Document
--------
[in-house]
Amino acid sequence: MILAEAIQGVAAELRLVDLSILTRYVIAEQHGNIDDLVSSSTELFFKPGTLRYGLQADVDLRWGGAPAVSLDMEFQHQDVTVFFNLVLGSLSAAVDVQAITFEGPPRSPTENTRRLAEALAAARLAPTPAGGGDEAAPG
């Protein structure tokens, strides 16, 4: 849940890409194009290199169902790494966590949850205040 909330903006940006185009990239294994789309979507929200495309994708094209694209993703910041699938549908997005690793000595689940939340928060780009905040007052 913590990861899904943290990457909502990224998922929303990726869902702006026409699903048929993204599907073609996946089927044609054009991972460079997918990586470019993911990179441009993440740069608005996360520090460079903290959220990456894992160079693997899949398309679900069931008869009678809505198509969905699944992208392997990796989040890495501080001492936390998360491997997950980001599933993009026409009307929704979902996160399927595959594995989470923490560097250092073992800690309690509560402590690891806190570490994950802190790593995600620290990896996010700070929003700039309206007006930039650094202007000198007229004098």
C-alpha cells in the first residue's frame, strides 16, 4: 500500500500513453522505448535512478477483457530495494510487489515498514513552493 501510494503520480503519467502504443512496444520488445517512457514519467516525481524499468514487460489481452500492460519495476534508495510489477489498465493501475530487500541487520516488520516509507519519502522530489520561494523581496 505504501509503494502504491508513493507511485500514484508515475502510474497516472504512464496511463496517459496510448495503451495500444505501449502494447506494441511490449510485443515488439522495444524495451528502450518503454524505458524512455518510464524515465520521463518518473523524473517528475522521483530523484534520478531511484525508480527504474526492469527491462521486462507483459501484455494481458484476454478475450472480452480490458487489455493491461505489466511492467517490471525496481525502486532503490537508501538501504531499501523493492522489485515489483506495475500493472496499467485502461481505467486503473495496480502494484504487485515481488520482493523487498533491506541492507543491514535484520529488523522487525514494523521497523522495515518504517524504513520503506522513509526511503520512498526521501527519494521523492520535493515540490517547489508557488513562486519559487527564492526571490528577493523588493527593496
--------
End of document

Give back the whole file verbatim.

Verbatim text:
[in-house]
Amino acid sequence: MILAEAIQGVAAELRLVDLSILTRYVIAEQHGNIDDLVSSSTELFFKPGTLRYGLQADVDLRWGGAPAVSLDMEFQHQDVTVFFNLVLGSLSAAVDVQAITFEGPPRSPTENTRRLAEALAAARLAPTPAGGGDEAAPG
């Protein structure tokens, strides 16, 4: 849940890409194009290199169902790494966590949850205040 909330903006940006185009990239294994789309979507929200495309994708094209694209993703910041699938549908997005690793000595689940939340928060780009905040007052 913590990861899904943290990457909502990224998922929303990726869902702006026409699903048929993204599907073609996946089927044609054009991972460079997918990586470019993911990179441009993440740069608005996360520090460079903290959220990456894992160079693997899949398309679900069931008869009678809505198509969905699944992208392997990796989040890495501080001492936390998360491997997950980001599933993009026409009307929704979902996160399927595959594995989470923490560097250092073992800690309690509560402590690891806190570490994950802190790593995600620290990896996010700070929003700039309206007006930039650094202007000198007229004098």
C-alpha cells in the first residue's frame, strides 16, 4: 500500500500513453522505448535512478477483457530495494510487489515498514513552493 501510494503520480503519467502504443512496444520488445517512457514519467516525481524499468514487460489481452500492460519495476534508495510489477489498465493501475530487500541487520516488520516509507519519502522530489520561494523581496 505504501509503494502504491508513493507511485500514484508515475502510474497516472504512464496511463496517459496510448495503451495500444505501449502494447506494441511490449510485443515488439522495444524495451528502450518503454524505458524512455518510464524515465520521463518518473523524473517528475522521483530523484534520478531511484525508480527504474526492469527491462521486462507483459501484455494481458484476454478475450472480452480490458487489455493491461505489466511492467517490471525496481525502486532503490537508501538501504531499501523493492522489485515489483506495475500493472496499467485502461481505467486503473495496480502494484504487485515481488520482493523487498533491506541492507543491514535484520529488523522487525514494523521497523522495515518504517524504513520503506522513509526511503520512498526521501527519494521523492520535493515540490517547489508557488513562486519559487527564492526571490528577493523588493527593496